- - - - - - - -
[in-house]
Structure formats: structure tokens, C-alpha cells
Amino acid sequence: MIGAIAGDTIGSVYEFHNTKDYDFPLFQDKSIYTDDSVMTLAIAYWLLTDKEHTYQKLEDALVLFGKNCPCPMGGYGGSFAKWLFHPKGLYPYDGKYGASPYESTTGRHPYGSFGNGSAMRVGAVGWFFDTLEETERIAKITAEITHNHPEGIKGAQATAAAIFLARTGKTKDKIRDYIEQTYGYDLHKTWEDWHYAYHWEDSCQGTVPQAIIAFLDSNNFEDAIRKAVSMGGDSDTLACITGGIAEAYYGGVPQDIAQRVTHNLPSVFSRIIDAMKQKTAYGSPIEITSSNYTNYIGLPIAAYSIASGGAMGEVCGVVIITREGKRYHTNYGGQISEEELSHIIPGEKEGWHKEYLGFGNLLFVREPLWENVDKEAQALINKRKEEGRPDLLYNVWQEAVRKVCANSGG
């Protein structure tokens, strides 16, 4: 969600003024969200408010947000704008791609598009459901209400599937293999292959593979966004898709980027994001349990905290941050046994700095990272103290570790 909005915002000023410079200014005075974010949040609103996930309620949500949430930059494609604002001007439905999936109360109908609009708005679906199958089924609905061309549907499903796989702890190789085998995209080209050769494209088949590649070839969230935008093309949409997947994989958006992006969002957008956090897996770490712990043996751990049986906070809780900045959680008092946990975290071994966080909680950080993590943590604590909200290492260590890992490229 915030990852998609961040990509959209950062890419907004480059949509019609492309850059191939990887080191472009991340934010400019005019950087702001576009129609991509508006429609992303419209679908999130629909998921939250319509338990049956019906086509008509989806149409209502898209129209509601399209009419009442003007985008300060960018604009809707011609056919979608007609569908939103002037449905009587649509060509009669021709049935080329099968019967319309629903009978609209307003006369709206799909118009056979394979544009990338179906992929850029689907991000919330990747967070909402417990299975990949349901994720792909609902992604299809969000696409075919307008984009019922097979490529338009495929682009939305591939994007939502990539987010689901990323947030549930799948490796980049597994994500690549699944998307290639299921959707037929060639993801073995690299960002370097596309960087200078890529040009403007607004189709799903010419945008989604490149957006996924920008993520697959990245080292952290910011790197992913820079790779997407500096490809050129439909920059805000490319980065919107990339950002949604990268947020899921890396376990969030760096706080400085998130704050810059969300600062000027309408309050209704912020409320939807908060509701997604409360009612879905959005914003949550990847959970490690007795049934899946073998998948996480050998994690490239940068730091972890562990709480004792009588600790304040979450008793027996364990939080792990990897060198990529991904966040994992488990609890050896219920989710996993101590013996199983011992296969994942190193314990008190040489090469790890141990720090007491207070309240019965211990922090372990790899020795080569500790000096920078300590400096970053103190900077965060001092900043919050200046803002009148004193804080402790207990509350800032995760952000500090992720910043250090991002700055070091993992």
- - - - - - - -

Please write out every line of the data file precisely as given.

[in-house]
Structure formats: structure tokens, C-alpha cells
Amino acid sequence: MIGAIAGDTIGSVYEFHNTKDYDFPLFQDKSIYTDDSVMTLAIAYWLLTDKEHTYQKLEDALVLFGKNCPCPMGGYGGSFAKWLFHPKGLYPYDGKYGASPYESTTGRHPYGSFGNGSAMRVGAVGWFFDTLEETERIAKITAEITHNHPEGIKGAQATAAAIFLARTGKTKDKIRDYIEQTYGYDLHKTWEDWHYAYHWEDSCQGTVPQAIIAFLDSNNFEDAIRKAVSMGGDSDTLACITGGIAEAYYGGVPQDIAQRVTHNLPSVFSRIIDAMKQKTAYGSPIEITSSNYTNYIGLPIAAYSIASGGAMGEVCGVVIITREGKRYHTNYGGQISEEELSHIIPGEKEGWHKEYLGFGNLLFVREPLWENVDKEAQALINKRKEEGRPDLLYNVWQEAVRKVCANSGG
């Protein structure tokens, strides 16, 4: 969600003024969200408010947000704008791609598009459901209400599937293999292959593979966004898709980027994001349990905290941050046994700095990272103290570790 909005915002000023410079200014005075974010949040609103996930309620949500949430930059494609604002001007439905999936109360109908609009708005679906199958089924609905061309549907499903796989702890190789085998995209080209050769494209088949590649070839969230935008093309949409997947994989958006992006969002957008956090897996770490712990043996751990049986906070809780900045959680008092946990975290071994966080909680950080993590943590604590909200290492260590890992490229 915030990852998609961040990509959209950062890419907004480059949509019609492309850059191939990887080191472009991340934010400019005019950087702001576009129609991509508006429609992303419209679908999130629909998921939250319509338990049956019906086509008509989806149409209502898209129209509601399209009419009442003007985008300060960018604009809707011609056919979608007609569908939103002037449905009587649509060509009669021709049935080329099968019967319309629903009978609209307003006369709206799909118009056979394979544009990338179906992929850029689907991000919330990747967070909402417990299975990949349901994720792909609902992604299809969000696409075919307008984009019922097979490529338009495929682009939305591939994007939502990539987010689901990323947030549930799948490796980049597994994500690549699944998307290639299921959707037929060639993801073995690299960002370097596309960087200078890529040009403007607004189709799903010419945008989604490149957006996924920008993520697959990245080292952290910011790197992913820079790779997407500096490809050129439909920059805000490319980065919107990339950002949604990268947020899921890396376990969030760096706080400085998130704050810059969300600062000027309408309050209704912020409320939807908060509701997604409360009612879905959005914003949550990847959970490690007795049934899946073998998948996480050998994690490239940068730091972890562990709480004792009588600790304040979450008793027996364990939080792990990897060198990529991904966040994992488990609890050896219920989710996993101590013996199983011992296969994942190193314990008190040489090469790890141990720090007491207070309240019965211990922090372990790899020795080569500790000096920078300590400096970053103190900077965060001092900043919050200046803002009148004193804080402790207990509350800032995760952000500090992720910043250090991002700055070091993992």